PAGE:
By the director’s eighth feature film, Tarantino aficionados are well aware of the filmmaker’s clever, often repetitive but nonetheless stylistically conversational, brand of dialogue. Fans have become so revered by it, in fact, that a live cast reading of The Hateful 8 script last year seemingly confirmed Tarantino’s penmanship alone could sustain audiences’ attention during a 3-hour, western whodunit, taking place almost exclusively in an all but cozy Wyoming cabin. The isolated, Broadway-viable setting was something Tarantino dabbled in with an abandoned warehouse in his debut hit, Reservoir Dogs, yet compared to seven films ago, the director’s second western boasts a running time nearly twice as long and with half as many flashbacks providing scenic variety. It’s a decision only a filmmaker as celebrated as Tarantino can get a way with – admittedly the claustrophobic setting does pay off once tensions start to flare – but until well past the 100-minute mark of this 167-minute investment, cabin fever has unfortunately already began to set in.
During those 167 minutes, or 187 for the 70mm Roadshow version, The Hateful 8 sees eight post-Civil War strangers crammed into a haberdashery, Minnie’s to be precise, while braving a blinding blizzard howling away outside. Only one of these strangers, however, posses a $10,000 bounty chained to his wrist; an outlaw named Daisy Domergue (Jennifer Jason Leigh), who he, John “The Hangman” Ruth (Kurt Russell), intends to bring in alive in the name of true justice. Henceforth, John is suspicious of just about everyone, including the passengers he picked up along the way: Major Marquis Warren (Samuel L. Jackson), a fellow bounty hunter, and Chris Mannix (Walton Goggins), a man who claims to be the new Sheriff of Red Rock, and one John’s forced to believe if it means a hefty payday.
Questions begin to rise almost immediately upon arriving at the haberdashery, where a Mexican, by the name Señor Bob (Demian Bichir), has been entrusted with Minnie’s, while neither Minnie herself (Dana Gourrier, revealed in a flashback) nor her husband ‘Sweet’ Dave (Gene Jones) are anywhere to be seen. Occupying the cabin, rather, are Oswaldo Mobray (Tim Roth doing a poor man’s Christoph Waltz), who’s an actual hangman, Joe Gage (Michael Madsen), a quiet gun, and former Confederate General Sandy Smithers (Bruce Dern). Despite suspicion, the evening progresses smoothly, though Warren’s nifty letter from Abraham Lincoln does little to diffuse the possibility of an in-house Civil War part 2 against the so-called Sheriff and the respected general he was fighting on the battlefield no more than a few years ago. But all is nearly forgotten when the stagecoach driver O.B. (James Parks) dies from a poisoned cup of coffee, suddenly turning everyone into a suspect. Who’s trying to steal Daisy? And who’s walking out alive?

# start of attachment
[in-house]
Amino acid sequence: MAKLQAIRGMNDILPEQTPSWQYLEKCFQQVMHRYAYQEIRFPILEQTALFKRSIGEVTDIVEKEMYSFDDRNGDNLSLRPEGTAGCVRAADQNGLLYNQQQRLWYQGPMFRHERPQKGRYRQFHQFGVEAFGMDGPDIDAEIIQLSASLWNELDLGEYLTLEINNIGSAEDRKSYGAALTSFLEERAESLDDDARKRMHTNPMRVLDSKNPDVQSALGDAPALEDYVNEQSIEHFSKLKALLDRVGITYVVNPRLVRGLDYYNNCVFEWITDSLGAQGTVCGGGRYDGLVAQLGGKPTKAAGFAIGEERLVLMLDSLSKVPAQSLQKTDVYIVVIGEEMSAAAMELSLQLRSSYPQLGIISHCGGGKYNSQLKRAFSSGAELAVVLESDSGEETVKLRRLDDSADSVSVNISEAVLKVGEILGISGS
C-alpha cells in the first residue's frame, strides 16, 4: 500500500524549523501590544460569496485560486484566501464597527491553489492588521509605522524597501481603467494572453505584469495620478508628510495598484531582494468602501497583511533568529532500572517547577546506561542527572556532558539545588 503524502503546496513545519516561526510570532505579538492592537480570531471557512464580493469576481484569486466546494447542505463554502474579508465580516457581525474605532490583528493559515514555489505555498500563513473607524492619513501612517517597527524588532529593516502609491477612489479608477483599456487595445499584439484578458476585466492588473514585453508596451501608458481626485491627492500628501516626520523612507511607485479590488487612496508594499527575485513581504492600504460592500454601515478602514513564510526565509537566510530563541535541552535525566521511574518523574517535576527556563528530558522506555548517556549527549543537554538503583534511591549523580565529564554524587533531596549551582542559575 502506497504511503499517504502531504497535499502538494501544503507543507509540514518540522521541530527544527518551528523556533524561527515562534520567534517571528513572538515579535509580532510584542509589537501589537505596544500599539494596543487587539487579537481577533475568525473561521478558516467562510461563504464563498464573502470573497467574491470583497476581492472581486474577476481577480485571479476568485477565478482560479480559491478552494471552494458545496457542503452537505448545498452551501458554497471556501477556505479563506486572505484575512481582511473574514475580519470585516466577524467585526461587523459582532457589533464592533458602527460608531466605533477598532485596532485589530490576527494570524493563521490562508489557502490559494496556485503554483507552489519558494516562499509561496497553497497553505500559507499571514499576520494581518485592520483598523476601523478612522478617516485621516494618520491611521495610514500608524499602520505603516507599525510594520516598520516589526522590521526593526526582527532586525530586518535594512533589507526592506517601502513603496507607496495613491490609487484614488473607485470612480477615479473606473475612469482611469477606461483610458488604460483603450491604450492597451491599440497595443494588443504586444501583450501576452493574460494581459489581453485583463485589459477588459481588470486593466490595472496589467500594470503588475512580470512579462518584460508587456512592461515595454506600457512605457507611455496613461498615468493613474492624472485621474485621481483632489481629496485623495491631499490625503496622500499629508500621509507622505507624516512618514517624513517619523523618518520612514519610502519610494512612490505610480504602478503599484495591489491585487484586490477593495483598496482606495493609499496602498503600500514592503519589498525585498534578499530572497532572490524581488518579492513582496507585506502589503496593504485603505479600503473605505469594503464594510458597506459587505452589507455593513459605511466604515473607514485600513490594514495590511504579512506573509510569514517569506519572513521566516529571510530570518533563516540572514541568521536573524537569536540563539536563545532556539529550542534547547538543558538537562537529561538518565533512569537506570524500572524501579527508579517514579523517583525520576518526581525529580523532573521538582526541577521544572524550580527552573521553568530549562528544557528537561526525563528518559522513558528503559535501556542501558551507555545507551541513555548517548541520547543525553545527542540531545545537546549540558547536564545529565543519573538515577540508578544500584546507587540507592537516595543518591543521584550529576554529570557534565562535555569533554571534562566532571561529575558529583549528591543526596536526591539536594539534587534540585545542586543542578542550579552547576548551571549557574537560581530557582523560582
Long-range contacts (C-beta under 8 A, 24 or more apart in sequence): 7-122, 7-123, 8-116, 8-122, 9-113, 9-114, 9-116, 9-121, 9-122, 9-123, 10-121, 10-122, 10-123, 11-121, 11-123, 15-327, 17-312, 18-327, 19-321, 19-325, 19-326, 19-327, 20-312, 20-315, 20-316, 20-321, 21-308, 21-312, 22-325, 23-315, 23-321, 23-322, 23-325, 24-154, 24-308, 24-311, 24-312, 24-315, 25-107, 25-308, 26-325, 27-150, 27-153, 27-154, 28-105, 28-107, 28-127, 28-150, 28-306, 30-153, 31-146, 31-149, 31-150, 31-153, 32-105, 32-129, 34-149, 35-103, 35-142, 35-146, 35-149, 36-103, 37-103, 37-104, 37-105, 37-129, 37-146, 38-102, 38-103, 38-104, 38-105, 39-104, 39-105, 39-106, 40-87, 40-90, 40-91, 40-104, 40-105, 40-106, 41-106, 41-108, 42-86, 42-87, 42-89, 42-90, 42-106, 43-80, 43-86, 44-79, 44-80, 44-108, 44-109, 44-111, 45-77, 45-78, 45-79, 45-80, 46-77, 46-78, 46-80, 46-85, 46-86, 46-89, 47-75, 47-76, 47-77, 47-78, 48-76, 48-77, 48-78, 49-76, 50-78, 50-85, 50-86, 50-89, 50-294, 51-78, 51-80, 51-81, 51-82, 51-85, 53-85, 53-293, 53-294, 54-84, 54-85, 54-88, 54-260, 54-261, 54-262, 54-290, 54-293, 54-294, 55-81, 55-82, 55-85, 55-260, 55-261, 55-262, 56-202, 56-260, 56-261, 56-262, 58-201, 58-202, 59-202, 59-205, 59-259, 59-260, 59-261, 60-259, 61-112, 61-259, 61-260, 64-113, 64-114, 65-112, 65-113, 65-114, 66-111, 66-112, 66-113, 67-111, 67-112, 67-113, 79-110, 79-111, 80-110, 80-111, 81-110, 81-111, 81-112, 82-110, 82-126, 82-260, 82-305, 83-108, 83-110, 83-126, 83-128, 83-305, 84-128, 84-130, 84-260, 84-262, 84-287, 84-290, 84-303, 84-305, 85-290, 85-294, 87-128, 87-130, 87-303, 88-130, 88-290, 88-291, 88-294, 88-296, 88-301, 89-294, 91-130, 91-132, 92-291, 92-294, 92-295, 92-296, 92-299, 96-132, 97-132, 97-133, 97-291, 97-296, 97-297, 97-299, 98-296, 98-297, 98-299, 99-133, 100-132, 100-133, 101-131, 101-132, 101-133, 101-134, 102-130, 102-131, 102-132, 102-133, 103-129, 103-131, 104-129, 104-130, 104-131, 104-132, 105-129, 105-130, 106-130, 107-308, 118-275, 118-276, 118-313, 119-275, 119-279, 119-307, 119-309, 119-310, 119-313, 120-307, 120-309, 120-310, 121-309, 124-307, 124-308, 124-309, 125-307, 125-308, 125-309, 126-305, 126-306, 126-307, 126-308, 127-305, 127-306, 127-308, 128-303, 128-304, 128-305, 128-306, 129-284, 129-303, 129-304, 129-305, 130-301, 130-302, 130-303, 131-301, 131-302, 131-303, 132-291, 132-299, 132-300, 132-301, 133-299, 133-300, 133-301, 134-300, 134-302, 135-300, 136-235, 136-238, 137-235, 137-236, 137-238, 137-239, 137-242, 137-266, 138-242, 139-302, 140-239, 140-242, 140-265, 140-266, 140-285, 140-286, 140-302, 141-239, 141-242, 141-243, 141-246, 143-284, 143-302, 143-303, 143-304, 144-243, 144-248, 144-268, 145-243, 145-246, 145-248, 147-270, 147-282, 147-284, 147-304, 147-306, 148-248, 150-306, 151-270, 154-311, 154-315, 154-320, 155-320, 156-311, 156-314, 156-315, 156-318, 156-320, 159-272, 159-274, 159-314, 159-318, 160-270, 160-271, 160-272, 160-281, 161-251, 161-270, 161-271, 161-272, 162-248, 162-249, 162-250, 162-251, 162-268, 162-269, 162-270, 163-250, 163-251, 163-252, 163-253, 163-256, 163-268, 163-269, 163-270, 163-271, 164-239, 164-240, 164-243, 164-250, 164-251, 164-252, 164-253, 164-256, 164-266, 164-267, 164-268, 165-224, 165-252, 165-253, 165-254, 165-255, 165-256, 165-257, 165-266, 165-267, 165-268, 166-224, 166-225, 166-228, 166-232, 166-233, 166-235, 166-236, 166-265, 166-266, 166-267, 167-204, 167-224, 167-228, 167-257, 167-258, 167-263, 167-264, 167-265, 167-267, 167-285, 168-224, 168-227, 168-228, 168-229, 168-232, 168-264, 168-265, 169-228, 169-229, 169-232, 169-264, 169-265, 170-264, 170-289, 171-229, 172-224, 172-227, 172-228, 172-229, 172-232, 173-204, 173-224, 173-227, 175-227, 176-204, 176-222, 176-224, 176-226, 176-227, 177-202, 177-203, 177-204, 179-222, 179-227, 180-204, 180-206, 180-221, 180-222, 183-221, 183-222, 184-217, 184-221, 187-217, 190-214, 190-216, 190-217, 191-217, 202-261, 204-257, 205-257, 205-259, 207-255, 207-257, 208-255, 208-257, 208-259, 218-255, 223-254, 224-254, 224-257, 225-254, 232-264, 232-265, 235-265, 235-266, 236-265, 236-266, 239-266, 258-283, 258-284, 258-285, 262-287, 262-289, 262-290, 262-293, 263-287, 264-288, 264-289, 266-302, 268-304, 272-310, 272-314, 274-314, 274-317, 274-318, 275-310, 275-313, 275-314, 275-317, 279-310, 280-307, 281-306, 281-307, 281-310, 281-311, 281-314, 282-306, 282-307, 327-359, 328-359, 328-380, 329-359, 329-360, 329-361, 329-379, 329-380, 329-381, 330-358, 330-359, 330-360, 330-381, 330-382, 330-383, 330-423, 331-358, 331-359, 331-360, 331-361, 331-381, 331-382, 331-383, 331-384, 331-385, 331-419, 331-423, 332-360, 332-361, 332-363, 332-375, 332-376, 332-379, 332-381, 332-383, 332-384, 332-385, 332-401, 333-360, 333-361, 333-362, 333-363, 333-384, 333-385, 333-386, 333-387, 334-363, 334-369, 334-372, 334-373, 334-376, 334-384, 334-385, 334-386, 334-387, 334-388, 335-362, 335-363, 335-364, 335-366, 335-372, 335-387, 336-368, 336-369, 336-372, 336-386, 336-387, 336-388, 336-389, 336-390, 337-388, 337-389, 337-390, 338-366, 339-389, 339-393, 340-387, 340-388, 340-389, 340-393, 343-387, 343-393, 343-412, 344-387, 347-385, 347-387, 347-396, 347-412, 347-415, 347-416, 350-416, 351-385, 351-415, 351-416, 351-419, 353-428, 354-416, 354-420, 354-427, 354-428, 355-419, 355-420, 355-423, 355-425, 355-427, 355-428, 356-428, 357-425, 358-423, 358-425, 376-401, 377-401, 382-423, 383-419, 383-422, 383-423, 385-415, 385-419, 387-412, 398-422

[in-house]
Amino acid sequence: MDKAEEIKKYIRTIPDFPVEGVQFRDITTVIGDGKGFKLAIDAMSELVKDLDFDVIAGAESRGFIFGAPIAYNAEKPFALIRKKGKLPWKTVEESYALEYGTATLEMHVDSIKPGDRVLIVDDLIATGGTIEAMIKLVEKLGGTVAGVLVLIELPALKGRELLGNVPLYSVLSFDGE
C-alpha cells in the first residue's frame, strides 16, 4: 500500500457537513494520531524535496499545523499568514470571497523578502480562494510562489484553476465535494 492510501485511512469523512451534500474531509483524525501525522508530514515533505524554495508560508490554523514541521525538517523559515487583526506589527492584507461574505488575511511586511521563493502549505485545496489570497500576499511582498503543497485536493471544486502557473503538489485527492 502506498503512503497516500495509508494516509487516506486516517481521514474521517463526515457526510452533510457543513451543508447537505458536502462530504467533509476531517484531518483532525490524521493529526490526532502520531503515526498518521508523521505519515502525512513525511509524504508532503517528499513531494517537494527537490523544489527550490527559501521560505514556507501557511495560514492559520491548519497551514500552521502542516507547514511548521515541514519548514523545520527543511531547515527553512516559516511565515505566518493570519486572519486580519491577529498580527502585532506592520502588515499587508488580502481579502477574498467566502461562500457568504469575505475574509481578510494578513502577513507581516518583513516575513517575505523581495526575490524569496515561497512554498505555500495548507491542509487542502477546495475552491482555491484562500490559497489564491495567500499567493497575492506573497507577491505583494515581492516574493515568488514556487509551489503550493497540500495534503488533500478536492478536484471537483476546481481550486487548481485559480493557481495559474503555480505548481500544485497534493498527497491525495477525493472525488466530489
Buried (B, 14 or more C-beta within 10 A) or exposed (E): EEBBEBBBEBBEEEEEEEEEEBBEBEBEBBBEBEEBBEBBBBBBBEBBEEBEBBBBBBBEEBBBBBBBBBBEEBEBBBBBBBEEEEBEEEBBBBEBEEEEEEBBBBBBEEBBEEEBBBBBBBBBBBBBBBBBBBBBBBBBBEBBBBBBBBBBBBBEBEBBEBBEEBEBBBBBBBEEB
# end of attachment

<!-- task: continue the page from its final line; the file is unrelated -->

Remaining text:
It’s these questions that create an omnipresent atmosphere of bluffs and tall tales—heightened by, but not limited to, the slow-simmering, closed environment—where the door is literally nailed shut, and we’re stuck with these characters just as much as they’re stuck with each other. Unfortunately, the majority of this Western ensemble aren’t terribly interesting or memorable, with even less being particularly likeable. Who says you can’t be hateful and decent? That said, “The Hangman” was still the most compelling and important player in regards to his unemotional sense of justice, which comes back around in one of Tarantino’s bloodiest climaxes yet whilst pronouncing the film’s already caffeinated screwball elements. None of that final act, however, or the film for that matter, would have been as erratic without Leigh’s surprisingly delectable performance. Initially mum and marred, the actress still manages to convey a distinct arrogance whether she’s spitting on Warren’s letter or silently miming her own hanging. Yet, it’s that aforementioned three-fourths point, aptly titled “Domergue’s Got a Secret,” where the film and Leigh’s performance really begin to sizzle. Picking up an acoustic guitar, an unexpected, though cynically-motivated tenderness emits during a brief tune, before the actress finally unveils the latent insanity–erupting in full and foul form, and, in my books, takes the cake for best supporting actress of 2015.
Naturally, being Tarantino’s second Western and directly following the film, comparisons to 2012’s Django Unchained, will be difficult to stifle—especially when considering a likely significant box office drop from audiences expecting another ‘Candyland’ shootout. In that respect, and many others, The Hateful 8 is adamant in distancing itself from its predecessor. The “molasses-like” pace and unnecessarily lengthy run time are constantly referenced, no more apparent when Warren sits at a table with the bullets laid out and his gun unloaded, exclaims, “lets slow it way down.” Speed aside, Tarantino uses the post-Civil War setting to explore different perspectives, such as prejudices against Mexicans and Natives; cross-race relationships, a highlight being a playfully crude scene where Minnie and Sweet Dave talk about how fat her ass is; and trading the southern heat for a raging white-out of Wyoming blizzard—put to ghastly use in a The Good, the Bad, and the Ugly torture walk reference, except with the director’s explicitly provocative touch that would feel sacrilege in the hands of any other than Tarantino’s.